Gulf oil spill and endangered animals

Over 50 days into Louisiana's gushing oil disaster, people have stopped asking for answers and started demanding them.

But what about the animals?

Rescue crews are already helping, and as Action 4 News uncovered, the Texas State Aquarium in Corpus Christi is on stand-by.

Kristin Ralls with the Texas State Aquarium tells Action 4 News, "If the time ever comes up that the oil moves towards Texas or that there's a mass stranding and we need to assist we're ready to respond at that time."

Right now aquarium staff members are monitoring the latest projections of the spill.

At the same it's hard to hear news happening outside of Texas, where endangered animals are washing up along several shores covered in oil.

Ralls says, "For example a Kemp's Ridley Sea Turtle was recently rescued and it took them an hour and a half to clean the oil spill off of this turtle and Kemp TMs Ridley are the most endangered of sea turtles so that's tough to hear."

While South Texas officials are ready and waiting; others are on Capital Hill.

Like actor Kevin Costner who is a partner in Ocean Therapy Solutions.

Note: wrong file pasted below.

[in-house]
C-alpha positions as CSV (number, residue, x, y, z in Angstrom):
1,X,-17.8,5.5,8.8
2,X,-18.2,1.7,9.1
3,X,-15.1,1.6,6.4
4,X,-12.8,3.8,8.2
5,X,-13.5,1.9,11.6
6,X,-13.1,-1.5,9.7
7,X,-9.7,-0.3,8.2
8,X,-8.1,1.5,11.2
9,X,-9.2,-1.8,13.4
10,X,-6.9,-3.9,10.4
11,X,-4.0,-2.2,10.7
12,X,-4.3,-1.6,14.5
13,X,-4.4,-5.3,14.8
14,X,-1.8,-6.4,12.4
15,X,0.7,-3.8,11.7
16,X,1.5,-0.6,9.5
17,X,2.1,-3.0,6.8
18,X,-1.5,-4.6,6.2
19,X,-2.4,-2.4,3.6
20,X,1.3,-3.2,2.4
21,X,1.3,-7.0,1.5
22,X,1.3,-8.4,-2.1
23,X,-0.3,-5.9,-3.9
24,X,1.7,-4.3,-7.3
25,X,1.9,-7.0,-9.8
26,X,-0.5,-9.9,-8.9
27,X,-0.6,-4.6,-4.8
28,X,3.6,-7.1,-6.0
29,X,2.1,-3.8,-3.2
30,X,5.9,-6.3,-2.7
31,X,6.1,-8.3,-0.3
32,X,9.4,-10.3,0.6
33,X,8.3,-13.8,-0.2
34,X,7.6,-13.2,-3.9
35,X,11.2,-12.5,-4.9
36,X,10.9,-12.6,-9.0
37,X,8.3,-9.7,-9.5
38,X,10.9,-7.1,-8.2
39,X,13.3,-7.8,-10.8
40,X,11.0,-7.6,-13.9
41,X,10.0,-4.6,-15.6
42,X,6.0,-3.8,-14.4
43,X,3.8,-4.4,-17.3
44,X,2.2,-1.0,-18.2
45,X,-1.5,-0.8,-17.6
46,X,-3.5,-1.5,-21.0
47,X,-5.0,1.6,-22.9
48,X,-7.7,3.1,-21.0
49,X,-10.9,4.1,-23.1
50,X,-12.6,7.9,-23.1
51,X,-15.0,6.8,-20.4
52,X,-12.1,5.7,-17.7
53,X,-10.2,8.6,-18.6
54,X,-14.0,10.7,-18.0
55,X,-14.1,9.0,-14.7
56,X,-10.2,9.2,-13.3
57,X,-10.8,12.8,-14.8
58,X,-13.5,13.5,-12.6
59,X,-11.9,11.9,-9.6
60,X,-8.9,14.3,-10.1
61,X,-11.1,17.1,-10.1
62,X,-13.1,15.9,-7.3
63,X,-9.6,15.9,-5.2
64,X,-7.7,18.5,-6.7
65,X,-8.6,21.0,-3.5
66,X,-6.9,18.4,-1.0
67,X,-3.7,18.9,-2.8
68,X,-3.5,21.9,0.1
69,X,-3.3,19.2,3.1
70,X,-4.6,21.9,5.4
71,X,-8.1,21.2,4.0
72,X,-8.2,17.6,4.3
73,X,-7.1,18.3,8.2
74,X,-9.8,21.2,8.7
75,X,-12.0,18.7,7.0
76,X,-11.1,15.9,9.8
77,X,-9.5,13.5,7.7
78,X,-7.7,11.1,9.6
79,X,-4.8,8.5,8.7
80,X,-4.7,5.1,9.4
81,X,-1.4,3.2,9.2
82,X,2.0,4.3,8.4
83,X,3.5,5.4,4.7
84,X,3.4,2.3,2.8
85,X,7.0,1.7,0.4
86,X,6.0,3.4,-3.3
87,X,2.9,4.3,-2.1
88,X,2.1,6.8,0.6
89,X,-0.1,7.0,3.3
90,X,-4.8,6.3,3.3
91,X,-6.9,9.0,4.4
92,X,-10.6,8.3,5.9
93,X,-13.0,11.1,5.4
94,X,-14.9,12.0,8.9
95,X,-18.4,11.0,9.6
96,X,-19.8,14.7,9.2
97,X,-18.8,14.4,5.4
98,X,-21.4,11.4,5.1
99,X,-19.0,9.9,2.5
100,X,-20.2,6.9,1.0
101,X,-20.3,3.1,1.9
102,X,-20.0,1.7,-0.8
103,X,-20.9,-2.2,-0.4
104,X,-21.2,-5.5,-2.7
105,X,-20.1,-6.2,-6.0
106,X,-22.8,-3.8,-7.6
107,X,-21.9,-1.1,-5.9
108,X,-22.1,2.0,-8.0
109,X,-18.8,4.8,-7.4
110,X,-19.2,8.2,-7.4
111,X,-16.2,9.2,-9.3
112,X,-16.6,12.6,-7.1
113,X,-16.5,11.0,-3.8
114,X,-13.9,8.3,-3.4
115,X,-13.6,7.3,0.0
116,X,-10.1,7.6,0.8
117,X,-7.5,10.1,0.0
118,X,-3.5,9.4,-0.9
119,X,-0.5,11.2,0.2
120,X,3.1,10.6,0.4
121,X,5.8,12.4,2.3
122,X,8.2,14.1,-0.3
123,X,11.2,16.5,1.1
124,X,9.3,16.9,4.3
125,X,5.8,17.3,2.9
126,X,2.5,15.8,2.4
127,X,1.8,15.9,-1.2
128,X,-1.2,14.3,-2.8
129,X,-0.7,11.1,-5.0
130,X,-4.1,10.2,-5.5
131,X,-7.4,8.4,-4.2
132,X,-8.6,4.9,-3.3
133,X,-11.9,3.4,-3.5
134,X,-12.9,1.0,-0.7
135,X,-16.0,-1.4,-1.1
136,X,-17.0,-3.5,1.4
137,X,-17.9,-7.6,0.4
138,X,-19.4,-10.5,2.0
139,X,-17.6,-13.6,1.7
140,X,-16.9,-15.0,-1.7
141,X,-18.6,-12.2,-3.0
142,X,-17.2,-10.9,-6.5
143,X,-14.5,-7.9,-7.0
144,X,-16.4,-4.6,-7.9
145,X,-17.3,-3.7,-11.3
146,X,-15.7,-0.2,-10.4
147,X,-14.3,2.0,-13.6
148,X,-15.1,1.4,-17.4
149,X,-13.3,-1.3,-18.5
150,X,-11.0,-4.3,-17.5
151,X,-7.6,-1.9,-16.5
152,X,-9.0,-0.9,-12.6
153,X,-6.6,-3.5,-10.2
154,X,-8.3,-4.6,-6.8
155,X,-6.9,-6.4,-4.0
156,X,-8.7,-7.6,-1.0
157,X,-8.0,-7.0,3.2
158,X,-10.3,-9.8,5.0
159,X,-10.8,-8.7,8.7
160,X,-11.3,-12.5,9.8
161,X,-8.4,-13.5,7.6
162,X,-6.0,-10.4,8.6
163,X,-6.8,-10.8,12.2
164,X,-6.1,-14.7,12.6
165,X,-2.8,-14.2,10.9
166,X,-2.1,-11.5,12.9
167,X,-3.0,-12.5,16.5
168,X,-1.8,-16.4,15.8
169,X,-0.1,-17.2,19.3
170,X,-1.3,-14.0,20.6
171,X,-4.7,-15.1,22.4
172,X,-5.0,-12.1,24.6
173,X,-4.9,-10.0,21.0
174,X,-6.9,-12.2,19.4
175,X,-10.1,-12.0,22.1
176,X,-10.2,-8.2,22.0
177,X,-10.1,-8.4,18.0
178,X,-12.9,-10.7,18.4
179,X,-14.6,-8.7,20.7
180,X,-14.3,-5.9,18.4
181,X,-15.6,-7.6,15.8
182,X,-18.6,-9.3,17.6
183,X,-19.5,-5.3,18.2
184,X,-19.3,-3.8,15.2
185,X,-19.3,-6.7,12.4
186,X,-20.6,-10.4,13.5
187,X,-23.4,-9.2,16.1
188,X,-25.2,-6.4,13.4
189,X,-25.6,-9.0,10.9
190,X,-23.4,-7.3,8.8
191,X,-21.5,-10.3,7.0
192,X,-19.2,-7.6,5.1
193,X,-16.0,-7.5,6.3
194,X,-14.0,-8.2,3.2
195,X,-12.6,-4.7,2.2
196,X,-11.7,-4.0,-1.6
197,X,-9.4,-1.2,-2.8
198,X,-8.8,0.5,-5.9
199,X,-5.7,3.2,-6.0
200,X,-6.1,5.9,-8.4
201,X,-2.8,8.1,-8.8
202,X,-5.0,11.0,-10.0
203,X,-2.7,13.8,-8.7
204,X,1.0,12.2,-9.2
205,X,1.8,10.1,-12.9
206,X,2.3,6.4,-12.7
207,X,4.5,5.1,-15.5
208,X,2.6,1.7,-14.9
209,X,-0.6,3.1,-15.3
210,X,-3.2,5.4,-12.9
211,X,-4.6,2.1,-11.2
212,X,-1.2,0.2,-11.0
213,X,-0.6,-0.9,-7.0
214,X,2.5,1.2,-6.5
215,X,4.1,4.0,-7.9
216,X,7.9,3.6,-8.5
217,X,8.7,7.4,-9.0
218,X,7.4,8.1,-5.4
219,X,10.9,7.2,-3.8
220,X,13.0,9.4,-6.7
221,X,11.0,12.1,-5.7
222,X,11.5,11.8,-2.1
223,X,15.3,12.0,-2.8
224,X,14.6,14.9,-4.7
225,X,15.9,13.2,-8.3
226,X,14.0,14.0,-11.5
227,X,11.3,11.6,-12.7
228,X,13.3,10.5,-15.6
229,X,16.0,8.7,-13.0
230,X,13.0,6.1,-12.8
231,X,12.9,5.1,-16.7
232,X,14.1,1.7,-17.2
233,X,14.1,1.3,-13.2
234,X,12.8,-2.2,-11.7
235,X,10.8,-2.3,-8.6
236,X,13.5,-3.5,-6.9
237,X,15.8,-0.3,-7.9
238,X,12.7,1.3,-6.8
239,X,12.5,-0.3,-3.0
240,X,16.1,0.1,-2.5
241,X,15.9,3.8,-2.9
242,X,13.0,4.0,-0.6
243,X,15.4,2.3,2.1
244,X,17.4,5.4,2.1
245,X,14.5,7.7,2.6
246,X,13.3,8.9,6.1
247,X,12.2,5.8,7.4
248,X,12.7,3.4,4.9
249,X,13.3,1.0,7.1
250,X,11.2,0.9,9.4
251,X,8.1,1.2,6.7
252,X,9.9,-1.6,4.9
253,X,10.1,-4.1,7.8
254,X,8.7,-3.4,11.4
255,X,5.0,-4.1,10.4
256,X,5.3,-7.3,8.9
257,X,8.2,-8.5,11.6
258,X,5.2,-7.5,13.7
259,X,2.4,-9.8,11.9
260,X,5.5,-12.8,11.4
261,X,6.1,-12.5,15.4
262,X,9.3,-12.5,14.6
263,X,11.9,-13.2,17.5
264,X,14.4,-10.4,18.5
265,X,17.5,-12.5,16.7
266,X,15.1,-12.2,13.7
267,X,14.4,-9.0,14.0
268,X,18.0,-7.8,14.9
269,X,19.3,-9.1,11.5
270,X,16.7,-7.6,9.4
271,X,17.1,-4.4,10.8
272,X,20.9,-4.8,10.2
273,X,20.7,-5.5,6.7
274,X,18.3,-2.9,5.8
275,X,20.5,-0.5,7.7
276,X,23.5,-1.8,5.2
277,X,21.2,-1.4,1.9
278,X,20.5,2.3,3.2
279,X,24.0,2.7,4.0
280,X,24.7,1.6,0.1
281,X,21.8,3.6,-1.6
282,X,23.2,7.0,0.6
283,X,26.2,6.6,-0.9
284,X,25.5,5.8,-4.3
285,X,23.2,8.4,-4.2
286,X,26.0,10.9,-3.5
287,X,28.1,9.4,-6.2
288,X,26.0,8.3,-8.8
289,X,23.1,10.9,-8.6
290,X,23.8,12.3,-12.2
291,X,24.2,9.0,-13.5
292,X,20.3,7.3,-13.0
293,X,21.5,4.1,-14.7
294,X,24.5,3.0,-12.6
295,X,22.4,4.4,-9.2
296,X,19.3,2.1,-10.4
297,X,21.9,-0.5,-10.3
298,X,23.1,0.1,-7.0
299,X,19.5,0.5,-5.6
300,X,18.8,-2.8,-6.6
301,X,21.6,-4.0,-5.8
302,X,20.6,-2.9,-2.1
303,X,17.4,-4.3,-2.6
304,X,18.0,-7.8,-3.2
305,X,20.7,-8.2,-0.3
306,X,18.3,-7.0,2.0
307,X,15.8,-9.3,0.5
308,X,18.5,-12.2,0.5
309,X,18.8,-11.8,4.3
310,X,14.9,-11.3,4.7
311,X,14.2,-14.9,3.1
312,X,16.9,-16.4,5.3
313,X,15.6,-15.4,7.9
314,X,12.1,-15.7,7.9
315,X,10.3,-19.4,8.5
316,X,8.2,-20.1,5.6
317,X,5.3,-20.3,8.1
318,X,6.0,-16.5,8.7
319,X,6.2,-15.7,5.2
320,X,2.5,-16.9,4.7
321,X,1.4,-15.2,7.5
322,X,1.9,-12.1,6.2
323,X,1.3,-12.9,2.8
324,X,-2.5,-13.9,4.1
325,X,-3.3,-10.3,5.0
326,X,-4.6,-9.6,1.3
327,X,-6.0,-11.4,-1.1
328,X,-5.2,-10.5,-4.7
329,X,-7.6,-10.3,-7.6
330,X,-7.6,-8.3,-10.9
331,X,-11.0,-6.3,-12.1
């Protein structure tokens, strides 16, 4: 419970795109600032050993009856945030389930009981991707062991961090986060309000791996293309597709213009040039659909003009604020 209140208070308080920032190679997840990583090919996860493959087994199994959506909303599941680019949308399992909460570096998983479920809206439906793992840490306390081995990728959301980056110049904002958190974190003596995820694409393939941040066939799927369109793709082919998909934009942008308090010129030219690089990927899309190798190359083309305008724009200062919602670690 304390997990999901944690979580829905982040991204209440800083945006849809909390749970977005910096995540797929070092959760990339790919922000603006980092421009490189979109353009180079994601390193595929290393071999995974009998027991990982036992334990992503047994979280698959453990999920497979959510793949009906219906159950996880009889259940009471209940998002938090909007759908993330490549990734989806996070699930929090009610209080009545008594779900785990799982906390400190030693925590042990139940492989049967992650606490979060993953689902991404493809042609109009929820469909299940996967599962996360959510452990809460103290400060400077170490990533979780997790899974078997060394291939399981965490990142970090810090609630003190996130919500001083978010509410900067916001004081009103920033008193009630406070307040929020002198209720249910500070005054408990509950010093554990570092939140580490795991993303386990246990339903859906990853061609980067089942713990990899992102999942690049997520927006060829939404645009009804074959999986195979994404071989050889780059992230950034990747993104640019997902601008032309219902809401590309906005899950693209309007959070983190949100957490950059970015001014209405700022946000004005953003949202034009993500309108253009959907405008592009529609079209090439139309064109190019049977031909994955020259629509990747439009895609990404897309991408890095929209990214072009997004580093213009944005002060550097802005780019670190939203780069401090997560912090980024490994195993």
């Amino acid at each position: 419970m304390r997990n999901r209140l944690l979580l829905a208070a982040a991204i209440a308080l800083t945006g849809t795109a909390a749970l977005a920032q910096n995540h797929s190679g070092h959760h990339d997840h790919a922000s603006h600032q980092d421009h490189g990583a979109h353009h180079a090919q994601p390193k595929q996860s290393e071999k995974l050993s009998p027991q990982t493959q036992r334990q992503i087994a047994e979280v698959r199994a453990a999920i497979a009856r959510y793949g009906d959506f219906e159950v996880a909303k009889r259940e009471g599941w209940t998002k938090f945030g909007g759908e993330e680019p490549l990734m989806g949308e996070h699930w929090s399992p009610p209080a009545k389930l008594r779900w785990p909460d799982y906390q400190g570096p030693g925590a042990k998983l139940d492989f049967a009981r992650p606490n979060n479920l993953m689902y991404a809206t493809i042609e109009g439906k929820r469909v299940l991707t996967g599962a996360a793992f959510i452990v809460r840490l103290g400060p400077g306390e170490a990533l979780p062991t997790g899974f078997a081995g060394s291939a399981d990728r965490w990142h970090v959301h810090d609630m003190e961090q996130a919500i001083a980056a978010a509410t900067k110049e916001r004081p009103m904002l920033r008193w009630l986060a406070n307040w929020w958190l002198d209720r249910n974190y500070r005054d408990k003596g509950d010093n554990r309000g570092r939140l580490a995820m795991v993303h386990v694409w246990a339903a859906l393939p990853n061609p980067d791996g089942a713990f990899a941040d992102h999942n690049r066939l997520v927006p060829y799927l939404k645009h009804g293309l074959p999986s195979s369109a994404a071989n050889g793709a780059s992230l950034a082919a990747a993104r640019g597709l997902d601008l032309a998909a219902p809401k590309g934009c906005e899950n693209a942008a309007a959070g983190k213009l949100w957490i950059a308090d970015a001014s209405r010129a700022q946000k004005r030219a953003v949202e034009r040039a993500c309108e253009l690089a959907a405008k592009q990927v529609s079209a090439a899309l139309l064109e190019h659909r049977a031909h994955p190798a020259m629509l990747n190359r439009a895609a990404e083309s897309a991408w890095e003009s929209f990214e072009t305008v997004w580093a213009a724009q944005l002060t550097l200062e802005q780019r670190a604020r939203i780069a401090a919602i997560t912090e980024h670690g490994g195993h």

Costner spoke out about the spill during Wednesday TMs house science energy and environment sub committee hearing.

Costner told the panel, "It was hard for me to fathom how we could engineer nuclear power and put a man on the moon but somehow not muster the technology to clean up an oil disaster of our own making."

Right now environmentalists don TMt know how long it will take for this disaster to be clean-up.

But it's a sad reality especially for those who dedicate their lives to helping endangered animals, like the Kemps Ridley Sea Turtle.

Ralls says, "There's so much work being done here in Brownsville up in Corpus Christi and in Florida to help improve and increase the Kemp TMs Ridley Sea Turtle population that it's tough to see those turtles being injured in something like this."